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Unpacking the ‘why’ behind your website design journey

Website Design Journey | Edgar Allan | Blog

This article is part of our series on four essential questions to ask when building a successful website, specifically part of question three: why are you doing this at all?

So you’ve done the work of figuring out what your website is for, and what kind of website you need to build as a result. As a quick refresher, you might be building an introductory or enticement site, an informative site, a sales site, or a knowledge leadership site

Whichever route you choose, there’s another question you’ll want to entertain before starting to build: why?

Why are we doing this? Why are we embarking on a journey of usability and content and fun an pain for the next few months? 

It’s a higher-order question that gets at the core of how you serve your customer and the essence of your brand. Here we’ll discuss how to properly shape the question — and what to do with the answer.

How do you figure out the “why” behind your website?

Any chance you get to level up the questions you're asking is a good one when you're starting a web project. And even if you're not working on strategy — someone should be, by the way — your job before a website build is to get to the root of a need. And to do that, you have to dig deeper than what needs to be done (build a website) or how it'll be done (with Gantt charts and designers and Webflow and such).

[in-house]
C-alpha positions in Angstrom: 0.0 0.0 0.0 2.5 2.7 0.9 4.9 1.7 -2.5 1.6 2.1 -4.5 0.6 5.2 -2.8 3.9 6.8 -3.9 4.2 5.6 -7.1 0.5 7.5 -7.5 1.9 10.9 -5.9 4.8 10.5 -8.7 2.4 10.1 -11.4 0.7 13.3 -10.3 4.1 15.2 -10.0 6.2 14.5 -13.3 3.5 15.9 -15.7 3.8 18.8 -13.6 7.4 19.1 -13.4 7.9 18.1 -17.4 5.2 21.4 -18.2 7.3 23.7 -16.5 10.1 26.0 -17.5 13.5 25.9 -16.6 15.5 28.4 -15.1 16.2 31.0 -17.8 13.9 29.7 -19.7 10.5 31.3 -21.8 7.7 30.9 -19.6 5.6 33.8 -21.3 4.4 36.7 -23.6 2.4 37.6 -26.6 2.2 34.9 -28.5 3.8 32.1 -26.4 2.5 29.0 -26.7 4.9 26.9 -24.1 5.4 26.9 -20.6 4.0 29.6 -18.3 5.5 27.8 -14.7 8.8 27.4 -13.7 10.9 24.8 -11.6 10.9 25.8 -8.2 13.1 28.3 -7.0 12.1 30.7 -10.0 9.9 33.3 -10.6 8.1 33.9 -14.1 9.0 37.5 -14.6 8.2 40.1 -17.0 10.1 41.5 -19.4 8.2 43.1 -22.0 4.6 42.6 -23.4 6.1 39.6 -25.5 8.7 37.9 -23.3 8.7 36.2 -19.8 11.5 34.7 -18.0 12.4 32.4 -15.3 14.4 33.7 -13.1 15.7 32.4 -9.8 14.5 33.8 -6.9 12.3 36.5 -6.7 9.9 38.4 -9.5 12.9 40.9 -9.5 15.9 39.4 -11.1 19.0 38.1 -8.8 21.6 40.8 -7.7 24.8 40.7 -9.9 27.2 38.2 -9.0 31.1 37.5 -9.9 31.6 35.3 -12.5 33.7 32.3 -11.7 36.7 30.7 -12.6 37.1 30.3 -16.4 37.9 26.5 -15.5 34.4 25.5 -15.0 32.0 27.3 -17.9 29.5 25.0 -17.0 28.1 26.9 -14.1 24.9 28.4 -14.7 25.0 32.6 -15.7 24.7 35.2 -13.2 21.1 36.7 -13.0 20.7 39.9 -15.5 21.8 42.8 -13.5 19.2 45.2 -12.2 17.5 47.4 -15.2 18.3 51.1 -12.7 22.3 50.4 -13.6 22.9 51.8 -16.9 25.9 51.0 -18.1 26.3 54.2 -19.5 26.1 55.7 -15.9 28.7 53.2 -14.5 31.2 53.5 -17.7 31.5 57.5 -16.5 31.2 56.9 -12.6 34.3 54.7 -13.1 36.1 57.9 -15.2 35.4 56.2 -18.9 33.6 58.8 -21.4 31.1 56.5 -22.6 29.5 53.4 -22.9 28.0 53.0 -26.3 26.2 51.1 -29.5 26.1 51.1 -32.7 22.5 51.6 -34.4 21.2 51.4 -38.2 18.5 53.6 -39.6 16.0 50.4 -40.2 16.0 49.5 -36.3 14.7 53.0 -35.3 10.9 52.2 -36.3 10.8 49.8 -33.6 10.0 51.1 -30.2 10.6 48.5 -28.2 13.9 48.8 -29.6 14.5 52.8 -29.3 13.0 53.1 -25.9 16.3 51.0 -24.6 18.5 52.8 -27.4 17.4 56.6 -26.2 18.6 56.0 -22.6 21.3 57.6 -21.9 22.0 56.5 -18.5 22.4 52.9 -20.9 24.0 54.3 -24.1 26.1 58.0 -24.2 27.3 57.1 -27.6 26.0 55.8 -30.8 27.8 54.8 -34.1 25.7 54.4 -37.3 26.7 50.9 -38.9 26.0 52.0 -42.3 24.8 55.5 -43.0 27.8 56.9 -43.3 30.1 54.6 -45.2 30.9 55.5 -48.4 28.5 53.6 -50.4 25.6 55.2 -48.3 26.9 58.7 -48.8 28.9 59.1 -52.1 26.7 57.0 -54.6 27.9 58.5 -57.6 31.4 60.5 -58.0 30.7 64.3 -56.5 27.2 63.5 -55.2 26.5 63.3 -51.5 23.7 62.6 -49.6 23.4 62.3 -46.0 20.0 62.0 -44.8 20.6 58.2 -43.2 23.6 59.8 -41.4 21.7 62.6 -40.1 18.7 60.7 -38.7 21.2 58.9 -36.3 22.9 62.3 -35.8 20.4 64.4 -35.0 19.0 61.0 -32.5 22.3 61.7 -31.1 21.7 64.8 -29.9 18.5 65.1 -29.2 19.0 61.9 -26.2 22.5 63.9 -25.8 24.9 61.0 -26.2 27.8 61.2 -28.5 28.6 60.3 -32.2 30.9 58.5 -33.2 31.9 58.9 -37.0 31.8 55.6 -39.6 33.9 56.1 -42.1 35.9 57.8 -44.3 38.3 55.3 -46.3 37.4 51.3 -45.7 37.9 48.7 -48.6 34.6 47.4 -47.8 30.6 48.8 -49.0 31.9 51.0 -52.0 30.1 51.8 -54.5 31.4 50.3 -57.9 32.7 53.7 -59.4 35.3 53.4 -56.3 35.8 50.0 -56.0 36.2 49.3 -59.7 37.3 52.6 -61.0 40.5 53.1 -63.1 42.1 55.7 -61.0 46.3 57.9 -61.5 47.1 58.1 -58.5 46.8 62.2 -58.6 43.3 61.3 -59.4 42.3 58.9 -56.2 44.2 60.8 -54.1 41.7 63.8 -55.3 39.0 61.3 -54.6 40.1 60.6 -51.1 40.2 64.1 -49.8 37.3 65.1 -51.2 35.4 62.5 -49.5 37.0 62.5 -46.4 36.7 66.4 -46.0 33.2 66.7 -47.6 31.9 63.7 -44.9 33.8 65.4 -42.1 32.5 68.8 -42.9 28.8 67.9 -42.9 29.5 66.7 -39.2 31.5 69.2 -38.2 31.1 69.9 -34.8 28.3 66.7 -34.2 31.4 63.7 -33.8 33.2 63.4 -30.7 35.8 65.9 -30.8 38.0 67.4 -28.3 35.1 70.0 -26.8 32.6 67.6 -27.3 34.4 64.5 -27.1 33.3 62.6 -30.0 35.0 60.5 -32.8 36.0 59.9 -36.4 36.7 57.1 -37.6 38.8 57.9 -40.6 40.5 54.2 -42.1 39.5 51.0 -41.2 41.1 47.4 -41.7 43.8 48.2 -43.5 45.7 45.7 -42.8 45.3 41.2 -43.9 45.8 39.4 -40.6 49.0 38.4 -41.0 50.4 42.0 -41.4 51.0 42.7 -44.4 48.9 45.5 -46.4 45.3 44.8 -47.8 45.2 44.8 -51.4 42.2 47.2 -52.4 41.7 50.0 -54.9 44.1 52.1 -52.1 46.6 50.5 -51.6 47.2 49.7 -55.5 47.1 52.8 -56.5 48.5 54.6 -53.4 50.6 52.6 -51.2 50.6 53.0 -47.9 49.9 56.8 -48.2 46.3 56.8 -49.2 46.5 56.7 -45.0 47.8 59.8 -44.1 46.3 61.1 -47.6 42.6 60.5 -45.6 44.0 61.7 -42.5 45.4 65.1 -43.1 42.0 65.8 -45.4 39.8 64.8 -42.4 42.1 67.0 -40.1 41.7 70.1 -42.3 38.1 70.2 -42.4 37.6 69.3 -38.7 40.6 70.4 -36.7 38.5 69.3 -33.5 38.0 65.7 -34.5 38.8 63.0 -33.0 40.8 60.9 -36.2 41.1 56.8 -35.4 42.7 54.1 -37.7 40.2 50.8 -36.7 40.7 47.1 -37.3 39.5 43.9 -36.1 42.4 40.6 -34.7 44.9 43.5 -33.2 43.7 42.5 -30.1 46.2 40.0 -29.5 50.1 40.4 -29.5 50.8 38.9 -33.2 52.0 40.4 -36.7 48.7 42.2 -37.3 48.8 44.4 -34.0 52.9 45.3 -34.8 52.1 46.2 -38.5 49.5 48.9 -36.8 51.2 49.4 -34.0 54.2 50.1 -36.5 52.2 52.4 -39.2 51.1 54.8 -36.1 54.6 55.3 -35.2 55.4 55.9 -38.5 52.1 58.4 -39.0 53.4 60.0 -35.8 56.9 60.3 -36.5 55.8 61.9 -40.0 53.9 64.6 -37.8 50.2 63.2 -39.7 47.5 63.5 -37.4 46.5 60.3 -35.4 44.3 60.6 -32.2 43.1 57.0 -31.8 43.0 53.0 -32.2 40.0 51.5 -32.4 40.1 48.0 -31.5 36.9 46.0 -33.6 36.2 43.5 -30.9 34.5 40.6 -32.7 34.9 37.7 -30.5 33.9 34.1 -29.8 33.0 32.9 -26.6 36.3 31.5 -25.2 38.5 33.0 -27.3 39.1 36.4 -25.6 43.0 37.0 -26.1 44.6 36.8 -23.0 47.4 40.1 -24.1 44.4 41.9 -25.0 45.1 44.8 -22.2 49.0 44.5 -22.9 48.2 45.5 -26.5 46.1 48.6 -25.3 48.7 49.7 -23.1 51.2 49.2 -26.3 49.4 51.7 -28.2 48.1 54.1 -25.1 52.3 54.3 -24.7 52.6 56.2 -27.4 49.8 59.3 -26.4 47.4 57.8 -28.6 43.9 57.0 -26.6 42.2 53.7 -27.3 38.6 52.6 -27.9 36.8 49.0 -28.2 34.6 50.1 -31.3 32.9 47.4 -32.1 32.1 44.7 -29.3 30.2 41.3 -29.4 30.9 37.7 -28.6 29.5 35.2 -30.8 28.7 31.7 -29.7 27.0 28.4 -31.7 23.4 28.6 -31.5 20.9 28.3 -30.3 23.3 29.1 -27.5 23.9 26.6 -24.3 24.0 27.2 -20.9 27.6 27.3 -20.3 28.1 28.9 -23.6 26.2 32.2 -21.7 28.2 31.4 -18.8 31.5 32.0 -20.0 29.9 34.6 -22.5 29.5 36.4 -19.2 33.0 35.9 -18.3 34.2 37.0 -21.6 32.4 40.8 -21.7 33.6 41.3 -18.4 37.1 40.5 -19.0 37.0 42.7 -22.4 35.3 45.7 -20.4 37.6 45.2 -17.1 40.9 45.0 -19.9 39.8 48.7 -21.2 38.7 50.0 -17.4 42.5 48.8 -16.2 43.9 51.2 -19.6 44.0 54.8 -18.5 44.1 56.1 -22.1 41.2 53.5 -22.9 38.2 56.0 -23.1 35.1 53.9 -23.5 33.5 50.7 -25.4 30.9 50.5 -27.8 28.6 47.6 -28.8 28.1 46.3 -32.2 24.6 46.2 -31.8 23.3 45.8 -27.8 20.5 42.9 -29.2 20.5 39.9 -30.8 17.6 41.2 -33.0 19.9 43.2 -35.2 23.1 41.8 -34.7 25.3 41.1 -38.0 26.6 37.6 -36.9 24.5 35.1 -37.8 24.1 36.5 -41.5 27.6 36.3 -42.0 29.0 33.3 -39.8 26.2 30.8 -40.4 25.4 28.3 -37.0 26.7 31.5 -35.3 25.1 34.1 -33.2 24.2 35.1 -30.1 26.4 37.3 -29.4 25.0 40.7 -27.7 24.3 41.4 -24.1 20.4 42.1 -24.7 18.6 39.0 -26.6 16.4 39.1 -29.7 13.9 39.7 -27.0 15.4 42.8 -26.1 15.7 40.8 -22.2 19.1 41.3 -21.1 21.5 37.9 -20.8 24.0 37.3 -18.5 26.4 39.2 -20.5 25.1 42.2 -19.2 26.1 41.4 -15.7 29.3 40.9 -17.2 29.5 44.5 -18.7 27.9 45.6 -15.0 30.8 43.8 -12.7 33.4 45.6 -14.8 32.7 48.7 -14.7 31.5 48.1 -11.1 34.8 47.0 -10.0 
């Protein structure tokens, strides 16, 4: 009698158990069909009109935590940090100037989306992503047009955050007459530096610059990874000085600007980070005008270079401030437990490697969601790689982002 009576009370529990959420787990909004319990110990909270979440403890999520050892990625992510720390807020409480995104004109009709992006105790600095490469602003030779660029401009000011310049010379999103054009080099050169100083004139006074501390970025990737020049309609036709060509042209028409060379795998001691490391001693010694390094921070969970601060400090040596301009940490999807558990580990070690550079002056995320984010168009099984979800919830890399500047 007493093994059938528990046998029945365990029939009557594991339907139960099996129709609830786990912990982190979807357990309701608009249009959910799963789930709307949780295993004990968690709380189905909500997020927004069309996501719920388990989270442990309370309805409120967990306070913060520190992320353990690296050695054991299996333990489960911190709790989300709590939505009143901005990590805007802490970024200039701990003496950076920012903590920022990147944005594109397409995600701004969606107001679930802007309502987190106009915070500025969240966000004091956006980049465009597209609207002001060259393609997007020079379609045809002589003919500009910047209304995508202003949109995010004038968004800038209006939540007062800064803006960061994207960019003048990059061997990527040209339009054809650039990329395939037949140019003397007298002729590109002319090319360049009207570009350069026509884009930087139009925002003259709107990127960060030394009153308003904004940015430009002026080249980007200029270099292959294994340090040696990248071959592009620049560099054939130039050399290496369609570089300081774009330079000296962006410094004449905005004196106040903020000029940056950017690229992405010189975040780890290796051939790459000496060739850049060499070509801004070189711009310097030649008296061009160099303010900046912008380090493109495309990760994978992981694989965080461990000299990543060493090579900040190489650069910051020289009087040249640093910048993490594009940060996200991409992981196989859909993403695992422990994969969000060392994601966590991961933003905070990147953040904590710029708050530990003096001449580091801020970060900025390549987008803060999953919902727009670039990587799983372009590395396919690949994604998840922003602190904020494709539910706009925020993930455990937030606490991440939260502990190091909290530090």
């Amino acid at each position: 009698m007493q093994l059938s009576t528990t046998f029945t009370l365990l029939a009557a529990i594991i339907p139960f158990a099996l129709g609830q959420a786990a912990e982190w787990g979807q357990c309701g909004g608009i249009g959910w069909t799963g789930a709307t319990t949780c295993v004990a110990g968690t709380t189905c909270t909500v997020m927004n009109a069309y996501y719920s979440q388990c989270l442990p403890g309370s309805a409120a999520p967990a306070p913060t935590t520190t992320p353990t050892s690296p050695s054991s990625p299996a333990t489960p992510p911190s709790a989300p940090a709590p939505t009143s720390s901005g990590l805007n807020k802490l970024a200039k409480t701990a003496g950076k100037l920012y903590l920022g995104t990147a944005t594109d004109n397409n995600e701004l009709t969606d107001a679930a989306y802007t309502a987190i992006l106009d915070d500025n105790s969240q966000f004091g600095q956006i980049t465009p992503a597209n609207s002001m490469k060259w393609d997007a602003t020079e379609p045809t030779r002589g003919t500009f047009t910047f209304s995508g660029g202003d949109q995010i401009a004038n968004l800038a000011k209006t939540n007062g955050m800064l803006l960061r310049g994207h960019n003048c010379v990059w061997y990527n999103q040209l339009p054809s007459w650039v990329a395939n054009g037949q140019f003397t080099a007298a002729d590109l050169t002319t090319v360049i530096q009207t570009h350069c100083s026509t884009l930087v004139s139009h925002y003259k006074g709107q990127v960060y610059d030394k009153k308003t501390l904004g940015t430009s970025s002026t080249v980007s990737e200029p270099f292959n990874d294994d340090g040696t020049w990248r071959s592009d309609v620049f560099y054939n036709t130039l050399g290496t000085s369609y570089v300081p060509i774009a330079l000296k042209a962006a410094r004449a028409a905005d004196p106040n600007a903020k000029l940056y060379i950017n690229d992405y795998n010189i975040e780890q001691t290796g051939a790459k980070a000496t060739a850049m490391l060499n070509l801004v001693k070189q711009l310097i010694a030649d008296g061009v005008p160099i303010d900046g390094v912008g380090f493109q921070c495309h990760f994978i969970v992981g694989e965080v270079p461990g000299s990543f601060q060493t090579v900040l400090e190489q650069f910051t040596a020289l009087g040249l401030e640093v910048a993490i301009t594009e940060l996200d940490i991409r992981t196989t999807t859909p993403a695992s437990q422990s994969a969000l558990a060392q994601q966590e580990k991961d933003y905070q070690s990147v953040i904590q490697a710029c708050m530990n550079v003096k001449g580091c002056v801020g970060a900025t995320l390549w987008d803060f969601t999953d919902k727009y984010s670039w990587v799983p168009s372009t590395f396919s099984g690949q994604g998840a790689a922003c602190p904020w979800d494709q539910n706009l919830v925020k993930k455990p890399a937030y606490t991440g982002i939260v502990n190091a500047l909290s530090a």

Your proposed digital project is filling some kind of need. What kind of needs are we talking about?

 It might be an audience need for…

  • Information
  • Direction
  • Validation
  • A thing they want to buy
  • A new or different product or service

Or, maybe it’s a company need for…

  • Exposure
  • Connection
  • Clarification
  • Justification of a new offering

When we work with clients during discovery, we start by getting a sense of their company in terms of brand. Think: Why do you do what you do? What gets you up in the morning? We also want the backstory. What got you to this point? Maybe you have a website that hasn't been developed or updated in 10 years. Soon, we’re pouring through information about challenges, leadership, and what that client might encounter as they move forward. Another great question we love is, why now? What events or driving forces have come together to mean that today is the day?

These aren’t just questions for the C-suite. Members of the sales force and customer service team, for example, bring a wealth of insight into these discussions, often from a “boots on the ground” perspective. We take the time to talk to a wide range of employees, digging for the deeper motivators that will shape our approach.

What do you do once you know the “why”?

As an agency, once we know the why, we gain insight into the client’s:

  • Brand or business
  • Leadership style
  • Company values
  • Long-term goals